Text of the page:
As for murder only being wrong because of its basis in religion, I suspect an atheist would argue that the prohibition on murder exists because murder undermines secure communal life, and so endangers the individual and human society. However, while this is true, the fact that the prohibition on murder is beneficial merely makes the morality of an act dependent on its consequences, rather than being wrong in themselves, which is the problem with Utilitarianism. However, the traditional Judaeo-Christian view of morality is that certain actions are objectively wrong, regardless of their consequences, and this strengthens the prohibition against murder, rather than tending to make it dependent on the surrounding circumstances, which is one consequence of Utilitarianism.

  12. Wakefield Tolbert Says:

    Thanks for checking out my post on TGC.

    My take was obviously from another direction as yours, as I was detailing what is wrong with the current PC fad of carelessly tossing around terms (no matter how innocuous souding in a video store at that) about “hate” and whatnot. There are many things I still have planned but to keep up with every modern culture faux pas, much less the shenanigans of the new president and the humorous encounters with British royalty all the way to the nuke ambitions of Kim Jung Ill an dnow Iowa legalizing gay marriage, is all but impossible.

    Still, this “hate” thing rubbed me the wrong way.

    Discernment and judgement is not on par with hate for a number of reasons, primarily that charge being unfair and of course discernment is introspective, whereas hate is merely an unproductive emotion.

    As to Myers, yeah, I thought as much of his comparison. That kind of writing seems to be his Vaudeville slapstick styled shtick. He’s got a handy list of “wrongs” about Christian cosmology he thinks sticks well.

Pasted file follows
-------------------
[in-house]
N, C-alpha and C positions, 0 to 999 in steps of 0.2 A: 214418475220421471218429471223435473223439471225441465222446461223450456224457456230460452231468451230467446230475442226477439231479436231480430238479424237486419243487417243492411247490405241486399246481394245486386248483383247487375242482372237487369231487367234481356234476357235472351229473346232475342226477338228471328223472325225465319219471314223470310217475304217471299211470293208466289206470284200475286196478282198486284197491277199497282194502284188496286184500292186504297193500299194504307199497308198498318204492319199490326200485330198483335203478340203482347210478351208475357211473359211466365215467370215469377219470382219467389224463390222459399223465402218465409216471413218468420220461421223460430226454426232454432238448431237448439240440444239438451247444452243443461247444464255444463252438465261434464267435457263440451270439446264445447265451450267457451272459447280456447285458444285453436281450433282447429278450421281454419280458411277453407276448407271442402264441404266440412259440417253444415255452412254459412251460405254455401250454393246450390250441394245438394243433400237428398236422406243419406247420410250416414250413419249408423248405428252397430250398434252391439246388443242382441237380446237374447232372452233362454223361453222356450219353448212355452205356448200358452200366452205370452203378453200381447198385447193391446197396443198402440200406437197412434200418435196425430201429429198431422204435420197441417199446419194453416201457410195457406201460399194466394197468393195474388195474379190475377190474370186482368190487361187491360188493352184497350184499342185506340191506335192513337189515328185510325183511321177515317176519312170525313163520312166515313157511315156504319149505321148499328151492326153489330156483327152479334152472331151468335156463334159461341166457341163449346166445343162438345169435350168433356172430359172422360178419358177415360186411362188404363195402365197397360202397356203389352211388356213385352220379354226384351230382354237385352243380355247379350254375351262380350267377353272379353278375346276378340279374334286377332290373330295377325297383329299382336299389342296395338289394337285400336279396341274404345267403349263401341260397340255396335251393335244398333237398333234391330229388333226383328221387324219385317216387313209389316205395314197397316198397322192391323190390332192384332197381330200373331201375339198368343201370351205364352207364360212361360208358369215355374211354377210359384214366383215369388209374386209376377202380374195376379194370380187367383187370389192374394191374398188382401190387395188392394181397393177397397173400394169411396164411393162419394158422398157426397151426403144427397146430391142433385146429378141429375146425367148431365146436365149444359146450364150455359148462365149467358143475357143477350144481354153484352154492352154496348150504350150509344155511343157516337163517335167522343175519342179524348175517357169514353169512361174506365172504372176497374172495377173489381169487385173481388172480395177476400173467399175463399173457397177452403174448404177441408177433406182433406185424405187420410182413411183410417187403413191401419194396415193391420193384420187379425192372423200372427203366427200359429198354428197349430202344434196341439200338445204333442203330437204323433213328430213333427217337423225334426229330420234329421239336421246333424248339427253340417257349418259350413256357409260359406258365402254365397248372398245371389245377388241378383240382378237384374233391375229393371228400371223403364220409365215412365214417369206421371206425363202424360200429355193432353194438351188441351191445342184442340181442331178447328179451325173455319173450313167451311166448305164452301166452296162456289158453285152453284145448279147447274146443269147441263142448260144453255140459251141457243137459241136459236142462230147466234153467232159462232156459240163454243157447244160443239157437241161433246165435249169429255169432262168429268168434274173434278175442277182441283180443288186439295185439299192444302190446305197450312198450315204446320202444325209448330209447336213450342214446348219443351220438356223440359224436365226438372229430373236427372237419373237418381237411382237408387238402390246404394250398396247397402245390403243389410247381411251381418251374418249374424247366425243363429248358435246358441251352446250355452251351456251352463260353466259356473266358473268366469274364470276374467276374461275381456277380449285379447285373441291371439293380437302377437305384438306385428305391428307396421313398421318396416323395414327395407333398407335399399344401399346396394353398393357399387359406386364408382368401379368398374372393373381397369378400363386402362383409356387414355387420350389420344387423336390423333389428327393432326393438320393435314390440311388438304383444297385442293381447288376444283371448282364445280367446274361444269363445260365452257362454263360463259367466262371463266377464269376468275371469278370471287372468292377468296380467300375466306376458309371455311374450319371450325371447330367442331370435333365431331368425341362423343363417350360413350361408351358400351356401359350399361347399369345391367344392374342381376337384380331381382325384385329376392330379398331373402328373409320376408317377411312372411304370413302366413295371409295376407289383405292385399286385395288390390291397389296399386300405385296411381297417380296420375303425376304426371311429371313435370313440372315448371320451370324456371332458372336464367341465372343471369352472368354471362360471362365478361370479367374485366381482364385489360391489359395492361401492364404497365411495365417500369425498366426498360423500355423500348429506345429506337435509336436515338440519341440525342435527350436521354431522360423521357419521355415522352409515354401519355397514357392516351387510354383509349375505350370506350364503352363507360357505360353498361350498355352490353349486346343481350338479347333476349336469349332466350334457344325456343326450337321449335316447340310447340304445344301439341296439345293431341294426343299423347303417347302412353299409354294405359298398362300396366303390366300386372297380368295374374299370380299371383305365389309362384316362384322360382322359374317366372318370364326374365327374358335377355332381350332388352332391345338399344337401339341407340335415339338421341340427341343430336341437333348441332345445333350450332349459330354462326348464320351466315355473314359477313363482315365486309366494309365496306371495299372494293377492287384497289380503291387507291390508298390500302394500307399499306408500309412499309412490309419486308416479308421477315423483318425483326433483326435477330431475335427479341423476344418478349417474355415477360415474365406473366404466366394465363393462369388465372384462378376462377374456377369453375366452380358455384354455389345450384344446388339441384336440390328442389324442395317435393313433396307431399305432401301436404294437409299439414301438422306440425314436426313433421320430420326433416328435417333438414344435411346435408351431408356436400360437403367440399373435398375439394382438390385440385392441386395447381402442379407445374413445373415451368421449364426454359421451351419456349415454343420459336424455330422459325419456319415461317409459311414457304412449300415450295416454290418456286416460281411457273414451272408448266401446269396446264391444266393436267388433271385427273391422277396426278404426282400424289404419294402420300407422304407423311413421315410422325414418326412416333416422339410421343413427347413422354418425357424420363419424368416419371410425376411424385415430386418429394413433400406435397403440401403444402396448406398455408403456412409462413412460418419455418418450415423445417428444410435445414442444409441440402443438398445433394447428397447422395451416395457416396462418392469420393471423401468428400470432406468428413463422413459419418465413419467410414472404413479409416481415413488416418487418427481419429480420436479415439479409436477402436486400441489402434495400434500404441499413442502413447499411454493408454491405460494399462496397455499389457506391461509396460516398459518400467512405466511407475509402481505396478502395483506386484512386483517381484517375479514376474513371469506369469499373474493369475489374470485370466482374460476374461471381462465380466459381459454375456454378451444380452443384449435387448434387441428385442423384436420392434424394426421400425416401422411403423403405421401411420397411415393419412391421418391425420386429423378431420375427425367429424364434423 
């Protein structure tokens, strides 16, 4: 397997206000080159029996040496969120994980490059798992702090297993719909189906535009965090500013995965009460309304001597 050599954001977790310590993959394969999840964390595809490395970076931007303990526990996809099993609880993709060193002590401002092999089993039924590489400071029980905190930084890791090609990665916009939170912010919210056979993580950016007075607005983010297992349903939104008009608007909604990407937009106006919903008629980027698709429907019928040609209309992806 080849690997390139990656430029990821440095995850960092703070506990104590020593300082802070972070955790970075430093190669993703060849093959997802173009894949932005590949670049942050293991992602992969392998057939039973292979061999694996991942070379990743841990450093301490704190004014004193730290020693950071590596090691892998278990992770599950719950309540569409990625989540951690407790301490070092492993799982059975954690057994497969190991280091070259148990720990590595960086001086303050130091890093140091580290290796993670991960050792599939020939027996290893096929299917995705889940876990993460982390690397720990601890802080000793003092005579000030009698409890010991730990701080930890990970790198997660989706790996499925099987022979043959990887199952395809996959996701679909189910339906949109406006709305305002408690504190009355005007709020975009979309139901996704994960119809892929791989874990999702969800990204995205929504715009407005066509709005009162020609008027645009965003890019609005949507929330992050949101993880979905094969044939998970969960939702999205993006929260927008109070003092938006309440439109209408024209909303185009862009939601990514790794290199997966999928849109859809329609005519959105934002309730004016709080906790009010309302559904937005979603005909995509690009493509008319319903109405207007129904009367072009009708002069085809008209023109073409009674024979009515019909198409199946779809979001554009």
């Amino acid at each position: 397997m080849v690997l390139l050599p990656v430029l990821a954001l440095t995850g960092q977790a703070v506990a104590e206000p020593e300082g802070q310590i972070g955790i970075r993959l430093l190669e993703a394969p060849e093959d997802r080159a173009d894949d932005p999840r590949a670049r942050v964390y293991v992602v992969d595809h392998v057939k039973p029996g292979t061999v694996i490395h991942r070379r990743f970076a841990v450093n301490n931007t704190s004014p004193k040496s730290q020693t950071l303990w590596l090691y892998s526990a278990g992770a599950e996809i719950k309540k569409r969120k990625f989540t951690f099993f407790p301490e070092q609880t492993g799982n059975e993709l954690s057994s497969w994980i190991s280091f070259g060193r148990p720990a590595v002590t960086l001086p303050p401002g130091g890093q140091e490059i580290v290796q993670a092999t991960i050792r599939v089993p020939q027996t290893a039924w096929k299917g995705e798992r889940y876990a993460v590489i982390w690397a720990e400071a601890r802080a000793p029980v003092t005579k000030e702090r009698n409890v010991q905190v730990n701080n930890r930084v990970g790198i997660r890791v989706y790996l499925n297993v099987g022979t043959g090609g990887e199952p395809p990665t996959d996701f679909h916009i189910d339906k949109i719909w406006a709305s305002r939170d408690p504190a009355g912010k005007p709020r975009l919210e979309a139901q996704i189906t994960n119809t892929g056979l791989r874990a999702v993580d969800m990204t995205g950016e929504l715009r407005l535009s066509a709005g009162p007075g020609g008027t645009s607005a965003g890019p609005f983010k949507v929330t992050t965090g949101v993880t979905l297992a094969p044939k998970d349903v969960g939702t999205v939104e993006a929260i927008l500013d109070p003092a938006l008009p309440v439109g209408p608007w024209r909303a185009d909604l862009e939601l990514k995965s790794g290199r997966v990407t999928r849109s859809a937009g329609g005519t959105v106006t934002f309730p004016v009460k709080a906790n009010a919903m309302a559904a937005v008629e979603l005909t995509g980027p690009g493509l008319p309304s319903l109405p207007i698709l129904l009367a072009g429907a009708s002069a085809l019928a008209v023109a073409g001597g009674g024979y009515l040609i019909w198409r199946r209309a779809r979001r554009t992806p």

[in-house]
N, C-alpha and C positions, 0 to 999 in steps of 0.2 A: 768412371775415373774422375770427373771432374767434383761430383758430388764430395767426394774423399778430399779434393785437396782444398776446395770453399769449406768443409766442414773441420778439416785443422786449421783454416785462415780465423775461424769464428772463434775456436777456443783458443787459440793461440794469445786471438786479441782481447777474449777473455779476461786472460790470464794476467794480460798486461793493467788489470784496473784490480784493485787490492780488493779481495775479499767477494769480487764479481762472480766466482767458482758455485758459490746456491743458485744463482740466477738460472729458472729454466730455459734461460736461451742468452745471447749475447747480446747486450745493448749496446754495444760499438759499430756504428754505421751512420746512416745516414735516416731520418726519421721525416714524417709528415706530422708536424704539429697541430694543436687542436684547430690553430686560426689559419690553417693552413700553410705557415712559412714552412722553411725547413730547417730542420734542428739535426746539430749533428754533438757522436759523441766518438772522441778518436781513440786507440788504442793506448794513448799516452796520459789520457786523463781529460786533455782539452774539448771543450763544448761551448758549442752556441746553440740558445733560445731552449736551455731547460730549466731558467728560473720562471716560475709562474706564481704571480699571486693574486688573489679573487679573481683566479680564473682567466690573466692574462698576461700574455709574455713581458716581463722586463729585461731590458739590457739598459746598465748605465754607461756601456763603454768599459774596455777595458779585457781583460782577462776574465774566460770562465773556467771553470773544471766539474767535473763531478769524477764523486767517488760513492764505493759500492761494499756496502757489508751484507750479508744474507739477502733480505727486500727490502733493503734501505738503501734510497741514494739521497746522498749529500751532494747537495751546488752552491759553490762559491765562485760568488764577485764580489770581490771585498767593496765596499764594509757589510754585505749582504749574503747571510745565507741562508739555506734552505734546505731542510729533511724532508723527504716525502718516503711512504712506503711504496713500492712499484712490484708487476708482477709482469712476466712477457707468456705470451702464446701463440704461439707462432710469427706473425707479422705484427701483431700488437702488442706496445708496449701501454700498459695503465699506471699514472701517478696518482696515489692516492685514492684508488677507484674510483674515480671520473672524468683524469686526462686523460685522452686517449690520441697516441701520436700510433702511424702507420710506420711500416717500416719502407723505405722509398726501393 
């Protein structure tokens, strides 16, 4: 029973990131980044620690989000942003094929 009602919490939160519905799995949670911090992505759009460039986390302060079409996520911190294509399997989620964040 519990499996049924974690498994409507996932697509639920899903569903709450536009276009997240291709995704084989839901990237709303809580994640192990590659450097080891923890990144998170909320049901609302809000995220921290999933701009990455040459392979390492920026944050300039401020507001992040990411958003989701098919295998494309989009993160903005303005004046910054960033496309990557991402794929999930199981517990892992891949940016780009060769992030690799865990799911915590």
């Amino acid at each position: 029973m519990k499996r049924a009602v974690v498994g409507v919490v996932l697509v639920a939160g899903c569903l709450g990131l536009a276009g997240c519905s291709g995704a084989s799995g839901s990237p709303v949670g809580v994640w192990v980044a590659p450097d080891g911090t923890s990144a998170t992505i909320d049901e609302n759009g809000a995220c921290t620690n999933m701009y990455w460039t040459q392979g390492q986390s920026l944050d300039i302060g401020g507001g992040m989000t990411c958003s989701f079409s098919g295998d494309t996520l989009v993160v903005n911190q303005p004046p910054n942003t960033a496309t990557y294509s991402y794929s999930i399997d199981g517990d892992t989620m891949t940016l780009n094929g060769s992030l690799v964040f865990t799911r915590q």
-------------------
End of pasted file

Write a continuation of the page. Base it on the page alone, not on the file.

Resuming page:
More on that later, perhaps.

  13. Wakefield Tolbert Says:

    Oh–by the way, BR.

    I meant to add something about PZ Myers, since you’re possibly planning some follow-up commentary in the form of a posting. These are important. This guy gets a fair among of blog press at least among his followers, and his quotes are showing up as often as HL Mencken, Thomas Jefferson, Betrand Russell, and even Lincoln did in earlier times when it comes to the ever-blossoming growth of Doubting Thomas type websites of both scientific and non-science, layman variety.

    First, in case to be sure I have things down pat on MY understanding (and therefore YOUR understanding of MINE) regarding his article, please see for reference http://www.butterfliesandwheels.com/articleprint.php?num=136

    Just to be sure. In case I overlooked something. I am not an admirer of Dr. Myers but try to be fair to people’s arguments, however they fashion them.

    Second, I wanted to follow up from where he’s written elsewhere that inhis mind there is no real methodology to religious belief. For something to hold water and muster, it must be rigorously researched and demonstrable. Failing this, Myers places things in the “Creationist” box, which (apparently) is a rather large residual category for every idea or notion (certainly faith qualifies) that does not meet with scientific rigor to this man’s liking. His many defenders of course would claim these rules supercede Dr. Myers and despite Dr. Myer’s antics, still apply to science at large, whether we religious types like them or not.

    Observe, that when “Creationists” (meaning anyone believing God had something to do with the Known Universe, and not just “literalists”) get “cornered” on the “facts” of biology and life and the failures of prayer, whatnot:

    (Quoting verbatum from Jim Lippard’s blog honoring PZ’s many insights)

    They resort to,

    Key features:

    1. Conspiracy
    2. Selectivity
    3. The fake expert(s)
    4. Impossible expectations
    5. The metaphor
    6. The quote mine
    7. Appeal to consequences

  14. beastrabban Says:

    Hi Wakefield, thanks for the comments about my arguments and remarks about Dr. Logic’s arguments and the Butterflies and Wheels article. I’m glad you liked them. Regarding the ‘hate’ comments about The Golden Compass video, I agree with you that people have the right to object to films and material that they consider attacks their fundamental beliefs, even when this material – film, book or whatever, is well done. It does not mean that the people objecting to it are irrational or bigoted, which is the implication of the ‘hate’ remark you noticed on the Golden Compass in the video store.